• Continue to refine and tune them into how to RUN, JUMP, and THROW (this helps them continue to learn to absorb forces the larger those forces get as they get older and more powerful)
    • Walking lunges
    • Body weight squats
    • Split squats 
    • Sideways lunges
    • Sideways bounding
    • Single legged bounding
    • Double legged bounding
    • Med-balls — these develop power and teach the athlete how to transfer power from lower body to upper body (mimics just about every volleyball move, which requires the lower body to be connected with the upper body in order to transfer forces)
    • Over-head strength
    • Throwing mechanics 
      • Start with basic throwing of a tennis ball in partners and progress to teaching fluid arm swing with small soft volley minis then volley-lites then normal volleyballs
  • Teach them how to LAND correctly 
    • 3 sets of 10 landings off of a 20in box is a great place to start
    • Emphasize quiet, toe to heel landings and sitting in a stable squat position (time to stabilization in balance should be trained often and can be thrown into a warm-up)
    • Progress to single legged jumps over small hurdles and eventually to double legged landings with a bound into a single leg landing (mimics block moves from long distance)
  • Basic movements
    • Squats — can be with weight or body weight
    • Lunges — emphasizing driving through the heel to activate the posterior chain (low back, glutes, hamstrings)
    • Over-head movements such as dumbbell push press
    • Dumbbell rows
    • Shoulder complex exercises — side raise, bent flys, front raise, isometric holding
    • Throwing mechanics — something as simple as teaching them appropriate loading and unloading and how to lead with their non-dominant shoulder in addition to really opening and closing their shoulders can be very influential to shoulder and back health as their arm develops motor patterns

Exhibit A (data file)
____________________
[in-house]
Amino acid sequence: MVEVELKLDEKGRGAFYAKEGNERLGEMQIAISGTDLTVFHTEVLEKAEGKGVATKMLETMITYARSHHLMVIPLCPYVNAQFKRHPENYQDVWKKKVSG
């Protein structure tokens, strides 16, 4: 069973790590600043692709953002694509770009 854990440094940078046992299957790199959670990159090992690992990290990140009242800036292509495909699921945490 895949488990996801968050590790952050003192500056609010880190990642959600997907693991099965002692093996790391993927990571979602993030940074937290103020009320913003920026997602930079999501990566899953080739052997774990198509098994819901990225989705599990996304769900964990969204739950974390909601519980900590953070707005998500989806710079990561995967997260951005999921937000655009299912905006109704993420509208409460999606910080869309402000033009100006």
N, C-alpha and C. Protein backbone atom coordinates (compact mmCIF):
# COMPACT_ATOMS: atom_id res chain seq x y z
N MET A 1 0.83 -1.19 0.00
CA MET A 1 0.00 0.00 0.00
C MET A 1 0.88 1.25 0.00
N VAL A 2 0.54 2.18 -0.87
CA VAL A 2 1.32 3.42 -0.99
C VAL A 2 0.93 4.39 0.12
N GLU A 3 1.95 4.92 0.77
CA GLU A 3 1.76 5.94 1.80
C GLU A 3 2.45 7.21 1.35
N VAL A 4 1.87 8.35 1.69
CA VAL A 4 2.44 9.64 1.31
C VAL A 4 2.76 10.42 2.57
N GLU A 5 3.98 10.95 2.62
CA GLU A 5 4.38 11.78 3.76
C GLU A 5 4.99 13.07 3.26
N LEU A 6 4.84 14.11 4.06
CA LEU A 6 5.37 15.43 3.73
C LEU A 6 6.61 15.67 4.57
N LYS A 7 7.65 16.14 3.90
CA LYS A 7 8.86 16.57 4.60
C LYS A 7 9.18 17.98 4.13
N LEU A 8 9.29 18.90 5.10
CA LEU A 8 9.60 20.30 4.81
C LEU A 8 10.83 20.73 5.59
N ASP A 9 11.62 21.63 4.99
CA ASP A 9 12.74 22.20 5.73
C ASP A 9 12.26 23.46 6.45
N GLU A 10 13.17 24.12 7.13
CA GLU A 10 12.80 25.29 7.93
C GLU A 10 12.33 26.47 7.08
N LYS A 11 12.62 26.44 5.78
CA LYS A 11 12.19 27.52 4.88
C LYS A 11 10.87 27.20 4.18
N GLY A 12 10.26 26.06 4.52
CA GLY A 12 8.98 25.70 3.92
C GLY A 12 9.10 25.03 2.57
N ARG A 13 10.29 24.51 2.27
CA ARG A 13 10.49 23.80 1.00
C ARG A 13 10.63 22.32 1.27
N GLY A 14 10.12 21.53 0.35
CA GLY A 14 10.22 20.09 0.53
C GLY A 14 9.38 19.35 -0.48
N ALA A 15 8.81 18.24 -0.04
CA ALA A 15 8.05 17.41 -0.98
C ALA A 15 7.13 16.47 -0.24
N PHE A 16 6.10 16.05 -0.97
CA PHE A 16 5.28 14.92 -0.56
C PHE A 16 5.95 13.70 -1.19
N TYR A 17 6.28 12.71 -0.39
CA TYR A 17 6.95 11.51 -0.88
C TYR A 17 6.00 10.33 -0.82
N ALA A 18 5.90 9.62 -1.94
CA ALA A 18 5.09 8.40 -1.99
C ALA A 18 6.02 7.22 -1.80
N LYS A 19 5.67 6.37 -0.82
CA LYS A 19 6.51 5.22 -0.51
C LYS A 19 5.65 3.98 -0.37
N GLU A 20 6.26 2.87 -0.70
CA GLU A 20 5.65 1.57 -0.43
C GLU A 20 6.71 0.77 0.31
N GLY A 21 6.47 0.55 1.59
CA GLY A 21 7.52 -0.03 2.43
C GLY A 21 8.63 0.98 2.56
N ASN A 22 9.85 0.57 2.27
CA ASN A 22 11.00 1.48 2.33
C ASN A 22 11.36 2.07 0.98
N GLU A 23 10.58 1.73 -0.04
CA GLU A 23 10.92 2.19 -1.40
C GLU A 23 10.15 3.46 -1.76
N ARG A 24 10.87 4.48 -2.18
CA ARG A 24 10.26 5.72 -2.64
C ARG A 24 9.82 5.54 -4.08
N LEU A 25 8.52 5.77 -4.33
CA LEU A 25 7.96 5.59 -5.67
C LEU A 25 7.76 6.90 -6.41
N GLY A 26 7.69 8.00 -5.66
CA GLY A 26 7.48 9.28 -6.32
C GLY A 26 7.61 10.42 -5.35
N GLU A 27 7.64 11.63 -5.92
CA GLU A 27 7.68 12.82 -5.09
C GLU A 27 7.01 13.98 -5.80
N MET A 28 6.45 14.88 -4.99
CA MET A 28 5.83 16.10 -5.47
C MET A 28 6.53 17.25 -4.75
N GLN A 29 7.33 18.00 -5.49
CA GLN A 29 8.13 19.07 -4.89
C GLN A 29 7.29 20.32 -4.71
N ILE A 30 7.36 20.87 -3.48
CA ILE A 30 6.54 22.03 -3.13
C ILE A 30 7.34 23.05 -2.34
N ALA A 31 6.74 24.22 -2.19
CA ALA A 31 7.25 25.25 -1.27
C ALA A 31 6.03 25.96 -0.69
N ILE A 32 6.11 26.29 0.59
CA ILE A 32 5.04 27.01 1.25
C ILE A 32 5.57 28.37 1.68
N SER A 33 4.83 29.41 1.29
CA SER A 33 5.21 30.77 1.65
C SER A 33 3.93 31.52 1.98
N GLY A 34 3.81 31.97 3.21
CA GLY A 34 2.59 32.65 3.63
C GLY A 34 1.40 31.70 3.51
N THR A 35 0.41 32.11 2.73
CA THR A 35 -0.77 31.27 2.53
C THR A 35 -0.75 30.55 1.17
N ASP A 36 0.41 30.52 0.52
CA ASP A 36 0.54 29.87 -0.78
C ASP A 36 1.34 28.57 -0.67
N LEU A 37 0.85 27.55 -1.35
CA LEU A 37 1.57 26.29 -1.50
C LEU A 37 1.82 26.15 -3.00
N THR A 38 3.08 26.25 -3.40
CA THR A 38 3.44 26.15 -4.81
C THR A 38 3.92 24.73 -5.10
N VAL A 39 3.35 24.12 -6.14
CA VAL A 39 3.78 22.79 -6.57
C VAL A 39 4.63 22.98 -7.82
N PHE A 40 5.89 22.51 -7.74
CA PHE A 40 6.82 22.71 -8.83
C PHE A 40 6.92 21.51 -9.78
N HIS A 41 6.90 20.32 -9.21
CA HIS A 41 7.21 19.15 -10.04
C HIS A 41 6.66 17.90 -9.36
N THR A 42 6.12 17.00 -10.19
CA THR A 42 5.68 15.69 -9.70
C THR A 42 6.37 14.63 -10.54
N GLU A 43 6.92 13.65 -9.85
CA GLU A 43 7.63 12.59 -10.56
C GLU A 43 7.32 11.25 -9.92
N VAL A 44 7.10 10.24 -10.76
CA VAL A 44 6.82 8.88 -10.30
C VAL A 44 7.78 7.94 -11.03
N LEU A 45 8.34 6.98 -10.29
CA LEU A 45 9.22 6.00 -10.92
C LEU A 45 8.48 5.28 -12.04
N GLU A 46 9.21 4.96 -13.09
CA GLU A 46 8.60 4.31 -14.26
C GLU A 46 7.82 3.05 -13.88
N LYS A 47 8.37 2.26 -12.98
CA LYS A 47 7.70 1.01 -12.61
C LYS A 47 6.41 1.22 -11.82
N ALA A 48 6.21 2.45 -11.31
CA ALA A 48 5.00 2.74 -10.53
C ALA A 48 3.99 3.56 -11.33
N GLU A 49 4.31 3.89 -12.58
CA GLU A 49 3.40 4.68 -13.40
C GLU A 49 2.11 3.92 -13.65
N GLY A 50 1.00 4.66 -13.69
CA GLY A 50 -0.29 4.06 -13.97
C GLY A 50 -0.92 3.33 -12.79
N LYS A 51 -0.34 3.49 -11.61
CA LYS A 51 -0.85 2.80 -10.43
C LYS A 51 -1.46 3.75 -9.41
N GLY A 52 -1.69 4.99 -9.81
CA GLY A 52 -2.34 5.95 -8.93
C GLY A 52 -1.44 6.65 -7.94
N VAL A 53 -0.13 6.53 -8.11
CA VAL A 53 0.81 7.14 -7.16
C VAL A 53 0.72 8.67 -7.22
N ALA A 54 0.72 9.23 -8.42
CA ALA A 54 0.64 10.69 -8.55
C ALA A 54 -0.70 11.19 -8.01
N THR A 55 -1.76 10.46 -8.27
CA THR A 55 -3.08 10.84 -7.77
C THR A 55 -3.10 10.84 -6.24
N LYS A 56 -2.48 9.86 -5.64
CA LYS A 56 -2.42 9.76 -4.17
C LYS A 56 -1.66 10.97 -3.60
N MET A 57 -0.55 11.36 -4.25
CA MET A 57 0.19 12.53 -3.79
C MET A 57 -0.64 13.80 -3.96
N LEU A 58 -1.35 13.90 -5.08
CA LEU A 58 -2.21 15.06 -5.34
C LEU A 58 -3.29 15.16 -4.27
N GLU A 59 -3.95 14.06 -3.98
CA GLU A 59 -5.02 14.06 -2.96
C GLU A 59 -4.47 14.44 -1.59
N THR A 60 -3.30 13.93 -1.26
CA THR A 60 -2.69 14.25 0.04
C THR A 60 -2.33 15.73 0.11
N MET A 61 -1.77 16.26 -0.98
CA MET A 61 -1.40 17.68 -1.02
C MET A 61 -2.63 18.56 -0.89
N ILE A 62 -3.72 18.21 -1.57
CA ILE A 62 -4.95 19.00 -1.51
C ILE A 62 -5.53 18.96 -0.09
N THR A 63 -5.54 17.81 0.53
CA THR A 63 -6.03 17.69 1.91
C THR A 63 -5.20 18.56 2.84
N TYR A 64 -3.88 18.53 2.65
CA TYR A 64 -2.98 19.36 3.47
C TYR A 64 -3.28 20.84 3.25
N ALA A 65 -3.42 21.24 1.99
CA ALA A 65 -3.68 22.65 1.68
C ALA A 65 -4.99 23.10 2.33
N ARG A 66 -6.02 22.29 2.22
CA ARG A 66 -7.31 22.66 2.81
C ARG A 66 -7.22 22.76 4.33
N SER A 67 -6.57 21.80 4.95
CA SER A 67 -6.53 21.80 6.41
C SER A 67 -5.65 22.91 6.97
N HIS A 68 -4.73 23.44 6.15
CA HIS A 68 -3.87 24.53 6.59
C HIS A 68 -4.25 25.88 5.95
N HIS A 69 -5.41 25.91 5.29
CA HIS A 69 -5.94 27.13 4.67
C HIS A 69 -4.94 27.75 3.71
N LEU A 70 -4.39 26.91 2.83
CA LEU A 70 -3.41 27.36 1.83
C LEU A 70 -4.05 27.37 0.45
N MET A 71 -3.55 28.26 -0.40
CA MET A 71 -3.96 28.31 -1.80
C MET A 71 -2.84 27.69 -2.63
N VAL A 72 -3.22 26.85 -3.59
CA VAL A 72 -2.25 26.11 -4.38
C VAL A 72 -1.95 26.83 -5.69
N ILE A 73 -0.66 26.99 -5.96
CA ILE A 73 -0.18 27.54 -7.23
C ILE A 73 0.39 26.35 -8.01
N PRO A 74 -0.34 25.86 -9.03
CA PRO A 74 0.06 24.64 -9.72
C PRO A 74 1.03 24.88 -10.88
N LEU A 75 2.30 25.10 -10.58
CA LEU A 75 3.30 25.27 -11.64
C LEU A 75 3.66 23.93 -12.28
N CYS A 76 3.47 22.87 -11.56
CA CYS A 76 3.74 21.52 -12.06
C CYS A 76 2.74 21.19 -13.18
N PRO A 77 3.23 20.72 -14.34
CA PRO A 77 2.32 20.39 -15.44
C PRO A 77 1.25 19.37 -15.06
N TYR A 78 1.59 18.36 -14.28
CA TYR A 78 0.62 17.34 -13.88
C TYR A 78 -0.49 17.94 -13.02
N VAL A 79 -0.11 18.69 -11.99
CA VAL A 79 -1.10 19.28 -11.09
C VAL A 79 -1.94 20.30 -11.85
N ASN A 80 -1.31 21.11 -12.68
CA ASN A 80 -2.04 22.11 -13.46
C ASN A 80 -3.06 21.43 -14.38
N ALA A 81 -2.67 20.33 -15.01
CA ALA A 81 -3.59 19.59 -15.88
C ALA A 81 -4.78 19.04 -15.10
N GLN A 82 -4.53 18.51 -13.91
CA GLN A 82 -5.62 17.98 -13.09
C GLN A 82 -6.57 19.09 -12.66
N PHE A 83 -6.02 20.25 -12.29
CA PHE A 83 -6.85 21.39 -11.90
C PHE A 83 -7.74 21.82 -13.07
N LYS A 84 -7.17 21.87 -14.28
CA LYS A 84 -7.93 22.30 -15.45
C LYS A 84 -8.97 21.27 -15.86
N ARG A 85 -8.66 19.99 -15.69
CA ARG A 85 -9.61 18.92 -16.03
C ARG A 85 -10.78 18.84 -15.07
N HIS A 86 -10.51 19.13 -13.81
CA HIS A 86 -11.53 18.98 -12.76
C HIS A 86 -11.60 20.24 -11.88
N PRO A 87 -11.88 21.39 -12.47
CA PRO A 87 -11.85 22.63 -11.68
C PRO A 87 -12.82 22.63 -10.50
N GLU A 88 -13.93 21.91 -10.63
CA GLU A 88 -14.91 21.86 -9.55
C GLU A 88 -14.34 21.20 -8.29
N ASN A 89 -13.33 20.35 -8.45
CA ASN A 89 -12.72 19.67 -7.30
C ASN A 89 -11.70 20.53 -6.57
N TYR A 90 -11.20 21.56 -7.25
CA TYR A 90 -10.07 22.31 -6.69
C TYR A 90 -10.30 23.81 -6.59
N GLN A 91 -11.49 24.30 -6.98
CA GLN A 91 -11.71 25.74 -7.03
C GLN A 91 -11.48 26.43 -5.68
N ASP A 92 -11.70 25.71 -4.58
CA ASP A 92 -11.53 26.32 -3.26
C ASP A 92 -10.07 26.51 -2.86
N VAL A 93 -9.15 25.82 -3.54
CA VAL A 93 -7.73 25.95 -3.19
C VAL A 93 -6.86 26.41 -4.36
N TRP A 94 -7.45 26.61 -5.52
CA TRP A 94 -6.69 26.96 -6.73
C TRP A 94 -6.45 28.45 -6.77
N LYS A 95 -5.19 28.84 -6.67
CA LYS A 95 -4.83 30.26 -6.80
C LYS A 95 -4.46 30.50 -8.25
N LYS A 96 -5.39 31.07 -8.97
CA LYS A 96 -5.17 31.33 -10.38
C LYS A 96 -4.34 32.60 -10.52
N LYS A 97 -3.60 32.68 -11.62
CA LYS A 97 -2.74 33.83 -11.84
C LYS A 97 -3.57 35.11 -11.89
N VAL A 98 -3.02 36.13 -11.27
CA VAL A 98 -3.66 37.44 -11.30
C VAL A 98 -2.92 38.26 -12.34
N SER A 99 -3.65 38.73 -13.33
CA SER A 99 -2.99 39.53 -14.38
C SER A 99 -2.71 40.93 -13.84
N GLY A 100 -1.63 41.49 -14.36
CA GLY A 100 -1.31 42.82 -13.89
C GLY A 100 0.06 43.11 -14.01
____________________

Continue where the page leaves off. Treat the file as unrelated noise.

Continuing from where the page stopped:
• Med-balls are great teachers of how to coordinate motor movements fluidly. A 3kg medball is perfect for this population. Taking them through a variety of movements that require throwing and catching using their core can teach them how to generate core stability and mobility as well as teach them how to put their bodies in position to absorb force on the catch.
    • Core work — planks, side planks, butterfly kicks, hamstring bridges

Programming Schedule for HS

  • Pre-season: 2 practices/day (one session more ball control and reps with more rest time in-between + one session with wash drills or competitive game play)
    • 10 minutes Dynamic warm-up before each session
    • 45 minutes Weights 2 x per week that focus on basic movements like squatting, lunging, overhead pressing, rowing, and shoulder complex; should include medball work
    • Core + balance work at the end of one practice (pick 3 exercises and perform each 3 times)
      • i.e. plank 3 x 1 minute + single leg balance + hamstring bridges
  • In season: 1 practice/day for 2 hours + 2 matches per week or tournament per week
    • 10 minutes of Dynamic warm-up before starting each session  (include landing practice, shoulder band work, and single legged landings)
    • 45 minutes of Weights 2 x per week that focus on basic movements like squatting, lunging, overhead pressing, rowing, and shoulder complex; should include medball work
    • 10 minutes of Core + balance work at the end practice (pick 3 exercises and perform each 3 times)
      • i.e. plank 3 x 1 minute + single leg balance + hamstring bridges
  • Postseason: 1 practice/day for 2 hours + tournament week